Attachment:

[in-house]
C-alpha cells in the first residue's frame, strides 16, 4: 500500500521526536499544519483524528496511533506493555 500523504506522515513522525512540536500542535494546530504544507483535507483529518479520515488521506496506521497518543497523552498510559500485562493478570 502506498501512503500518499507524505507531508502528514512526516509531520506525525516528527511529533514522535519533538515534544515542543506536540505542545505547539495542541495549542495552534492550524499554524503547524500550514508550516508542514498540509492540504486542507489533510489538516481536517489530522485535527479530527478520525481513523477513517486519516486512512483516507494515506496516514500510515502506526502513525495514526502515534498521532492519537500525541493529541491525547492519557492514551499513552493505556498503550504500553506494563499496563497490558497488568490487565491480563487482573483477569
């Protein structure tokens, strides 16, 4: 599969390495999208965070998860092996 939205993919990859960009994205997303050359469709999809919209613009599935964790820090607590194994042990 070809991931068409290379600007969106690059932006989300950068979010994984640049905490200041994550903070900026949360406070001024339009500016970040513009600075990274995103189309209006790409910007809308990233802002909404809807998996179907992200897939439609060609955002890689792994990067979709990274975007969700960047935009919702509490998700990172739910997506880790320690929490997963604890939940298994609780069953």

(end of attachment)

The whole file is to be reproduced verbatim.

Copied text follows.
[in-house]
C-alpha cells in the first residue's frame, strides 16, 4: 500500500521526536499544519483524528496511533506493555 500523504506522515513522525512540536500542535494546530504544507483535507483529518479520515488521506496506521497518543497523552498510559500485562493478570 502506498501512503500518499507524505507531508502528514512526516509531520506525525516528527511529533514522535519533538515534544515542543506536540505542545505547539495542541495549542495552534492550524499554524503547524500550514508550516508542514498540509492540504486542507489533510489538516481536517489530522485535527479530527478520525481513523477513517486519516486512512483516507494515506496516514500510515502506526502513525495514526502515534498521532492519537500525541493529541491525547492519557492514551499513552493505556498503550504500553506494563499496563497490558497488568490487565491480563487482573483477569
């Protein structure tokens, strides 16, 4: 599969390495999208965070998860092996 939205993919990859960009994205997303050359469709999809919209613009599935964790820090607590194994042990 070809991931068409290379600007969106690059932006989300950068979010994984640049905490200041994550903070900026949360406070001024339009500016970040513009600075990274995103189309209006790409910007809308990233802002909404809807998996179907992200897939439609060609955002890689792994990067979709990274975007969700960047935009919702509490998700990172739910997506880790320690929490997963604890939940298994609780069953």